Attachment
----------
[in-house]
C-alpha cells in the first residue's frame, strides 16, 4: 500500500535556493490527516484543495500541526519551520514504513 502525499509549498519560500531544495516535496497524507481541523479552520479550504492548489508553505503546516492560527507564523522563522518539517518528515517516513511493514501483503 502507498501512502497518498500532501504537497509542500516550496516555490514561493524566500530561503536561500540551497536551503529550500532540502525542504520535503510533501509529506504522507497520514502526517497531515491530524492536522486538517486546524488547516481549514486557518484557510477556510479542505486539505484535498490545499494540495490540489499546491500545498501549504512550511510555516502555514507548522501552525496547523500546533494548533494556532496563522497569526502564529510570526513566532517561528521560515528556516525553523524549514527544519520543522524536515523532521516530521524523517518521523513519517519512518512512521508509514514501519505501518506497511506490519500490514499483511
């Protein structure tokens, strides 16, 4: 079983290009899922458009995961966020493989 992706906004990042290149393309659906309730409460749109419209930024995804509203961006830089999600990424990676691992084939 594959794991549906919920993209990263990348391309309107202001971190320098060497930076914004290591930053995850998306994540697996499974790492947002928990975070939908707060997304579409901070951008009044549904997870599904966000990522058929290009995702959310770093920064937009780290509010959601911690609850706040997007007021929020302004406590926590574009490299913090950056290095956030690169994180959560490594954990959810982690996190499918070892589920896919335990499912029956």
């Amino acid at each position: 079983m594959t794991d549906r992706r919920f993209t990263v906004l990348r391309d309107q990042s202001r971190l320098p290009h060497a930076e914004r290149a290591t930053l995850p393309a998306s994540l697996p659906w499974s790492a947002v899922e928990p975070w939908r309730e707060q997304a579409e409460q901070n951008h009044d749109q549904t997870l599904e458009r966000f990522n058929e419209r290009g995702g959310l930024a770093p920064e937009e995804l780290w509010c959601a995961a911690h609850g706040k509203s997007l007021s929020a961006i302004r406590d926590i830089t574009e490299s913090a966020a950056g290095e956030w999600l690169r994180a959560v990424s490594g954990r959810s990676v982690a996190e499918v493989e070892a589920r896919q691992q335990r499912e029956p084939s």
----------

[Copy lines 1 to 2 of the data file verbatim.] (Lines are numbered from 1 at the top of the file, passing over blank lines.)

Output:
[in-house]
C-alpha cells in the first residue's frame, strides 16, 4: 500500500535556493490527516484543495500541526519551520514504513 502525499509549498519560500531544495516535496497524507481541523479552520479550504492548489508553505503546516492560527507564523522563522518539517518528515517516513511493514501483503 502507498501512502497518498500532501504537497509542500516550496516555490514561493524566500530561503536561500540551497536551503529550500532540502525542504520535503510533501509529506504522507497520514502526517497531515491530524492536522486538517486546524488547516481549514486557518484557510477556510479542505486539505484535498490545499494540495490540489499546491500545498501549504512550511510555516502555514507548522501552525496547523500546533494548533494556532496563522497569526502564529510570526513566532517561528521560515528556516525553523524549514527544519520543522524536515523532521516530521524523517518521523513519517519512518512512521508509514514501519505501518506497511506490519500490514499483511